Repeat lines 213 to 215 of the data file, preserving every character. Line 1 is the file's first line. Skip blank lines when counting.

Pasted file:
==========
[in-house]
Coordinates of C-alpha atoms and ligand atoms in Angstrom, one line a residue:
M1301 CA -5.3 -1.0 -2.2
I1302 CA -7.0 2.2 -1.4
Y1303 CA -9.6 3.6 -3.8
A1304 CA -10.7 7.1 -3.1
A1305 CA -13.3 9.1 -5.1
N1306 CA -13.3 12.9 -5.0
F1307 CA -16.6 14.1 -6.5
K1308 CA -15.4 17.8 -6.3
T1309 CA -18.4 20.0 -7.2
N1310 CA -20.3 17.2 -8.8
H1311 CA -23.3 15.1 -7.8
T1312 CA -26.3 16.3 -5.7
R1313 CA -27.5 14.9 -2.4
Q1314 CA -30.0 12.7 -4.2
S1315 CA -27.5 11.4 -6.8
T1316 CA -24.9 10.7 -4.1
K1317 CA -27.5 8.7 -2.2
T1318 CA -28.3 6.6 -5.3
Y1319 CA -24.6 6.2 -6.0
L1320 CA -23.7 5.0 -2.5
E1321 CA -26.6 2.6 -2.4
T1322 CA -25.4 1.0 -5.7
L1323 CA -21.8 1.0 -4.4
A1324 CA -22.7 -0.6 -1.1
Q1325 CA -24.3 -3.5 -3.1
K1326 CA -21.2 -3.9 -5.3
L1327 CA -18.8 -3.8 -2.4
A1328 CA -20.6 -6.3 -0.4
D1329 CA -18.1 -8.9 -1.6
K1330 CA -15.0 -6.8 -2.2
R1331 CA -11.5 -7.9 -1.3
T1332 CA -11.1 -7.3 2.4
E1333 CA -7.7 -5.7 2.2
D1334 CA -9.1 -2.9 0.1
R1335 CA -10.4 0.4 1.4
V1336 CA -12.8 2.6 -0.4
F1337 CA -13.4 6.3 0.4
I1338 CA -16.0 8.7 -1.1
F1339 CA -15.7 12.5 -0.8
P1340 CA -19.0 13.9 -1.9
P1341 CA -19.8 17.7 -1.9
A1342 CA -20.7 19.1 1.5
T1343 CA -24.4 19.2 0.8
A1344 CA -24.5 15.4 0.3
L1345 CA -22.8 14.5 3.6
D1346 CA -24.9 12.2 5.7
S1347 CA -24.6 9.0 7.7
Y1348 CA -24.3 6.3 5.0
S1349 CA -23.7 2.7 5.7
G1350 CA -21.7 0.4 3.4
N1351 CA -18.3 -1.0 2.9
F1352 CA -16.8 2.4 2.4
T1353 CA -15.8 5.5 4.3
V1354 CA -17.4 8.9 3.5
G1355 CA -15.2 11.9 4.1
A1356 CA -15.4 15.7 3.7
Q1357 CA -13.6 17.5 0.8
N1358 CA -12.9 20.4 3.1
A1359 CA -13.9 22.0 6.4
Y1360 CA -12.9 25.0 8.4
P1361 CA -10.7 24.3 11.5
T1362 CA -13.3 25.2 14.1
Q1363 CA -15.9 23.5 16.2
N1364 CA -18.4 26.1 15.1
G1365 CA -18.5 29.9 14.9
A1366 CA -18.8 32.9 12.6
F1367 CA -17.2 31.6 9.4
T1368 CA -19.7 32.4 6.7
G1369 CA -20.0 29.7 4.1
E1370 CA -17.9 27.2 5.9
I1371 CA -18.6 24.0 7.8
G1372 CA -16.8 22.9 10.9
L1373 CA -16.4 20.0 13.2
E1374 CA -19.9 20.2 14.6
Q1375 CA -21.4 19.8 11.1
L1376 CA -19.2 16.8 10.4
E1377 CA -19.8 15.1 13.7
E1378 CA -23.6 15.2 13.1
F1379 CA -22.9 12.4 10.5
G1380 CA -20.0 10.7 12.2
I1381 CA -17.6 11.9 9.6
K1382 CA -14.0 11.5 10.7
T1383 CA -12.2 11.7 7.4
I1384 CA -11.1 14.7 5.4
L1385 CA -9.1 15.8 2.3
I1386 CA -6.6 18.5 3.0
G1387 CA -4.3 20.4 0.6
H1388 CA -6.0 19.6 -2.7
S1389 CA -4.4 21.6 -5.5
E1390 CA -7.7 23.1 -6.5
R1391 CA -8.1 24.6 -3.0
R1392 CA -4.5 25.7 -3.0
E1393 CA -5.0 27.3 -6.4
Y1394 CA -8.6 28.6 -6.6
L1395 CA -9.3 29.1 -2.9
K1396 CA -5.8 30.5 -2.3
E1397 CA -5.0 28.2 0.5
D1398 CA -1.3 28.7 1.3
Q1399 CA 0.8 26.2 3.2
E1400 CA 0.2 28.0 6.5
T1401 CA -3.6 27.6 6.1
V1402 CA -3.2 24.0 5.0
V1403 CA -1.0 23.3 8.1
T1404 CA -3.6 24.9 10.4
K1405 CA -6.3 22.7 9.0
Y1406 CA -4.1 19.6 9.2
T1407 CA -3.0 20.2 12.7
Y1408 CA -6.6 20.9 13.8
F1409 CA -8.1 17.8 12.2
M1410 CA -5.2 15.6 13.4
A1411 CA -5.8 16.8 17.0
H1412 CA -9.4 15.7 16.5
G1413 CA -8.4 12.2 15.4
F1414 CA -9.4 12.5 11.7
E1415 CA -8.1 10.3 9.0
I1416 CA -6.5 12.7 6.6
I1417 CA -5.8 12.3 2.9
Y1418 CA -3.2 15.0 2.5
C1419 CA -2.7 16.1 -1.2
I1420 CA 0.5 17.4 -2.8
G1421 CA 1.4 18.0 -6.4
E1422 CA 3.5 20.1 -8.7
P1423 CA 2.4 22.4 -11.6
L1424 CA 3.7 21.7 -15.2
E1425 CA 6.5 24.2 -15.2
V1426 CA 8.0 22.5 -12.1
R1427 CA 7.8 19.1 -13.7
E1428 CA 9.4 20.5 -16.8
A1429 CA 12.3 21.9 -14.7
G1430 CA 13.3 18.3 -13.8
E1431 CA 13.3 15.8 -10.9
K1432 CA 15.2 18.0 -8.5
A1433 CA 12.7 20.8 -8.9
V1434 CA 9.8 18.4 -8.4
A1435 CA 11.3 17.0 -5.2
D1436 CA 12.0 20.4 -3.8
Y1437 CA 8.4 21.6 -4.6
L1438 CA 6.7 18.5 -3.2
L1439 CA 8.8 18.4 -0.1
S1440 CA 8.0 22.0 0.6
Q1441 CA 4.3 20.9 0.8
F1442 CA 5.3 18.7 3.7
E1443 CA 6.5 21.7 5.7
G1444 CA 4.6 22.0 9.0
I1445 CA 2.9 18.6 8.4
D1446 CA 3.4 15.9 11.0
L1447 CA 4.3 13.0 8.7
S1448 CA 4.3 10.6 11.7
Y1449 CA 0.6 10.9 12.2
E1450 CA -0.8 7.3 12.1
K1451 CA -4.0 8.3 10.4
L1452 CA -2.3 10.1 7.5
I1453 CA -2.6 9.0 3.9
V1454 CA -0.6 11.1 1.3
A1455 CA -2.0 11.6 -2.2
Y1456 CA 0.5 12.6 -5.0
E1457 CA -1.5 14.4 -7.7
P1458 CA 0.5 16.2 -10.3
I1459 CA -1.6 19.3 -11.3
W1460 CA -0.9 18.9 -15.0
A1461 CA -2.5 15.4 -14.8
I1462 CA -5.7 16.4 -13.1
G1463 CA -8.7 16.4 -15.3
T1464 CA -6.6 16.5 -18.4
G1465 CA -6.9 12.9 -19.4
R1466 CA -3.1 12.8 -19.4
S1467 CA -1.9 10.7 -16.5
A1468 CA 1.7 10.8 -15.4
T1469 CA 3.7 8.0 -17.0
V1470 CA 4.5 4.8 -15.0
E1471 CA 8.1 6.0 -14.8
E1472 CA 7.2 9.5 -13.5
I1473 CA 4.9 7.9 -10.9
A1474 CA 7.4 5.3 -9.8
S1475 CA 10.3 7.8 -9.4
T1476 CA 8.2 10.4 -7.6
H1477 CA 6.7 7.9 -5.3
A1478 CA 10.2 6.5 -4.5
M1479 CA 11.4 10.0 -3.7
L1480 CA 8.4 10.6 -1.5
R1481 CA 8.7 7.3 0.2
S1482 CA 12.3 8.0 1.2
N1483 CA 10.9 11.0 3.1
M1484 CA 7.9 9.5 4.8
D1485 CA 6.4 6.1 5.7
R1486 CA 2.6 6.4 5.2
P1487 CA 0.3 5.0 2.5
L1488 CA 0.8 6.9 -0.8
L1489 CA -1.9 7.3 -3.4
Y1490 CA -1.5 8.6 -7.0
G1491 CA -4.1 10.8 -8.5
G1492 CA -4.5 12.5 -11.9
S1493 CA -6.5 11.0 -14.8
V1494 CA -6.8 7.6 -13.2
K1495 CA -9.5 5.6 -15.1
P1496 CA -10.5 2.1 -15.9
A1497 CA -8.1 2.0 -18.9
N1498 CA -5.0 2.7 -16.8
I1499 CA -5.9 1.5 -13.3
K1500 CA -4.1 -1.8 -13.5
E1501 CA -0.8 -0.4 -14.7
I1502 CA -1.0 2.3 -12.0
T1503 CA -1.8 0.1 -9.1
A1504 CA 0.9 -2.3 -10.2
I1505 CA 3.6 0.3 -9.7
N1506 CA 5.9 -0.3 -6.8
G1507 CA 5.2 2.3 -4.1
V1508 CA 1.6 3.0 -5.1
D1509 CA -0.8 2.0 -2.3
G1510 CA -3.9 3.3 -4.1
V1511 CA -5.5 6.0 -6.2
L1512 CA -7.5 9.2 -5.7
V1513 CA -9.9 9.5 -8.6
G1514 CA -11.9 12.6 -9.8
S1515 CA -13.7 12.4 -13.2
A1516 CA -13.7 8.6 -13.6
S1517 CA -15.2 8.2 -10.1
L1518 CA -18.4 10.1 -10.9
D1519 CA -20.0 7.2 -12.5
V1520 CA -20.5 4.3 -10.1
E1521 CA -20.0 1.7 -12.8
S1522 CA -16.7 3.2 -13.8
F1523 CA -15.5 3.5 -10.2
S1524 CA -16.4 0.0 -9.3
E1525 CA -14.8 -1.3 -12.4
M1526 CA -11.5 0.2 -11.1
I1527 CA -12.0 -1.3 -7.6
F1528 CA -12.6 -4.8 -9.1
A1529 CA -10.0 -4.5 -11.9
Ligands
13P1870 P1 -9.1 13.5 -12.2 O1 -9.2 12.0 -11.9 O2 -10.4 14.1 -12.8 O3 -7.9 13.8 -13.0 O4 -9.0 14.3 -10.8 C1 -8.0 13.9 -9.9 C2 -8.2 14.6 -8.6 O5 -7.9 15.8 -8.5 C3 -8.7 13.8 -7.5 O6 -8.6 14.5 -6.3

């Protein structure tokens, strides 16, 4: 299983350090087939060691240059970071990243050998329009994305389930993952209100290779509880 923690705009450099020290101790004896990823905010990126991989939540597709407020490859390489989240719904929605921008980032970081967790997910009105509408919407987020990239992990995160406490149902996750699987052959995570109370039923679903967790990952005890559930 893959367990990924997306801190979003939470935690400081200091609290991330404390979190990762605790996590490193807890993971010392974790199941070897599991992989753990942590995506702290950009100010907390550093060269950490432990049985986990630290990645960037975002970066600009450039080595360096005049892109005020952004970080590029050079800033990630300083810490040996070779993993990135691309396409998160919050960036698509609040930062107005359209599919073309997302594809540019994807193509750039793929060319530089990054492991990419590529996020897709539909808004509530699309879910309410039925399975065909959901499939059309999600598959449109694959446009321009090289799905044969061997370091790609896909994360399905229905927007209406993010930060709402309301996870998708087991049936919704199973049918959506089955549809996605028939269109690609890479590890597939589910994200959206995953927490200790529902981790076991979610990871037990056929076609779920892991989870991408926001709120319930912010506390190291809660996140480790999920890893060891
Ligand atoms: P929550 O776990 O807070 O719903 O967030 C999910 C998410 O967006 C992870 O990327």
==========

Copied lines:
V1511 CA -5.5 6.0 -6.2
L1512 CA -7.5 9.2 -5.7
V1513 CA -9.9 9.5 -8.6